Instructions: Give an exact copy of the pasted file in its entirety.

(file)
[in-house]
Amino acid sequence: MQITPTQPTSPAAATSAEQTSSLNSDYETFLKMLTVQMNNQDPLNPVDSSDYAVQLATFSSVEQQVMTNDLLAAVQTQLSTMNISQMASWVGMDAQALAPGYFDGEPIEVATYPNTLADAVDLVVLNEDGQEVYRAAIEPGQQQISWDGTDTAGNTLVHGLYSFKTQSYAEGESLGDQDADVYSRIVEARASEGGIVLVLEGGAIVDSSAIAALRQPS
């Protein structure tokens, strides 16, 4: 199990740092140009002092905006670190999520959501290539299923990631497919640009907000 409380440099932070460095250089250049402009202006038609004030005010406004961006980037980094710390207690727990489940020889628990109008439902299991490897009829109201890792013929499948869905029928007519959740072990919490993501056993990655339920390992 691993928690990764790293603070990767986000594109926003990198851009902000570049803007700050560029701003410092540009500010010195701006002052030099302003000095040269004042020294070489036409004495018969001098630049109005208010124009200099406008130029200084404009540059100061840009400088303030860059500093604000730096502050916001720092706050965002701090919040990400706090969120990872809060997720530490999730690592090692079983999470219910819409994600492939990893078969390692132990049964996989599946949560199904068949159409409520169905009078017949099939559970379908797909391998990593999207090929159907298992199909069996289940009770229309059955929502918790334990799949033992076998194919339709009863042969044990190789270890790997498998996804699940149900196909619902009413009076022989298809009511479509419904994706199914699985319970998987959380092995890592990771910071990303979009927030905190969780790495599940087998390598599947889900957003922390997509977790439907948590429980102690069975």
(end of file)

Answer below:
[in-house]
Amino acid sequence: MQITPTQPTSPAAATSAEQTSSLNSDYETFLKMLTVQMNNQDPLNPVDSSDYAVQLATFSSVEQQVMTNDLLAAVQTQLSTMNISQMASWVGMDAQALAPGYFDGEPIEVATYPNTLADAVDLVVLNEDGQEVYRAAIEPGQQQISWDGTDTAGNTLVHGLYSFKTQSYAEGESLGDQDADVYSRIVEARASEGGIVLVLEGGAIVDSSAIAALRQPS
């Protein structure tokens, strides 16, 4: 199990740092140009002092905006670190999520959501290539299923990631497919640009907000 409380440099932070460095250089250049402009202006038609004030005010406004961006980037980094710390207690727990489940020889628990109008439902299991490897009829109201890792013929499948869905029928007519959740072990919490993501056993990655339920390992 691993928690990764790293603070990767986000594109926003990198851009902000570049803007700050560029701003410092540009500010010195701006002052030099302003000095040269004042020294070489036409004495018969001098630049109005208010124009200099406008130029200084404009540059100061840009400088303030860059500093604000730096502050916001720092706050965002701090919040990400706090969120990872809060997720530490999730690592090692079983999470219910819409994600492939990893078969390692132990049964996989599946949560199904068949159409409520169905009078017949099939559970379908797909391998990593999207090929159907298992199909069996289940009770229309059955929502918790334990799949033992076998194919339709009863042969044990190789270890790997498998996804699940149900196909619902009413009076022989298809009511479509419904994706199914699985319970998987959380092995890592990771910071990303979009927030905190969780790495599940087998390598599947889900957003922390997509977790439907948590429980102690069975």